Vermilion Energy (TSX:VET)(NYSE:VET) and TORC Oil & Gas (TSX:TOG) are trading at multi-year lows and offer yields of 10% and 7.6%, respectively. Which is more likely to cut its dividend?
There are some things that management can’t control, such as commodity prices, and there are some things that they can control, such as capital allocation (i.e., how much cash flow to allocate for reducing debt, sustaining the business, investing in growth projects, and paying dividends).
Looking at how the companies have handled their capital allocation in the past can give an idea of which oil & gas producer will more likely cut its dividend.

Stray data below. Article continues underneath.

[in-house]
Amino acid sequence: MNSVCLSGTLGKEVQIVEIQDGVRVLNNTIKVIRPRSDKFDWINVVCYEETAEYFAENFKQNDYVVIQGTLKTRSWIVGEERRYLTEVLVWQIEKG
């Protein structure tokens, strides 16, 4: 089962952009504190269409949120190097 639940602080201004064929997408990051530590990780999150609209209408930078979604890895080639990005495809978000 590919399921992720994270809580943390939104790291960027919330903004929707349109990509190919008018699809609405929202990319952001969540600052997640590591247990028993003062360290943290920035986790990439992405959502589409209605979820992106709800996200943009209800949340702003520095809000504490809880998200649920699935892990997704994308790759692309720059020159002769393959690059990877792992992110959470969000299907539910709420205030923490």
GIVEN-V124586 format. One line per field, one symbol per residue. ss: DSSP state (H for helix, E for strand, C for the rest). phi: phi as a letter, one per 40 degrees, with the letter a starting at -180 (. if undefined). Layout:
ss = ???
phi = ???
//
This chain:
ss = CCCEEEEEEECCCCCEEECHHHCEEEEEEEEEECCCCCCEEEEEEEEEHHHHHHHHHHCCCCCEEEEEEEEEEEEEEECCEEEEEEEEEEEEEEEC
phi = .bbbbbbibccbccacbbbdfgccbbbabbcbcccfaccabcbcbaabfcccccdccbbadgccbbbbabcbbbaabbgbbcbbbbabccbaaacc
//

Vermilion’s stock has maintained or increased its cash distribution or dividend every year since 2003. Since 2003, VET’s total payout ratio (which accounts for sustaining capital, growth capital, and dividend) has expanded to as high as 162%, but the company didn’t once cut the dividend.
VET places a high priority on its dividend. If history is indicative of the future, then VET will try to maintain the dividend even when the operating environment is tough.
Notably, VET doesn’t have the tendency to buy back stock like other energy companies, such as Suncor Energy (TSX:SU)(NYSE:SU) and Canadian Natural Resources (TSX:CNQ)(NYSE:CNQ). Last year, the capital the company returned to shareholders was 100% dividends.Read More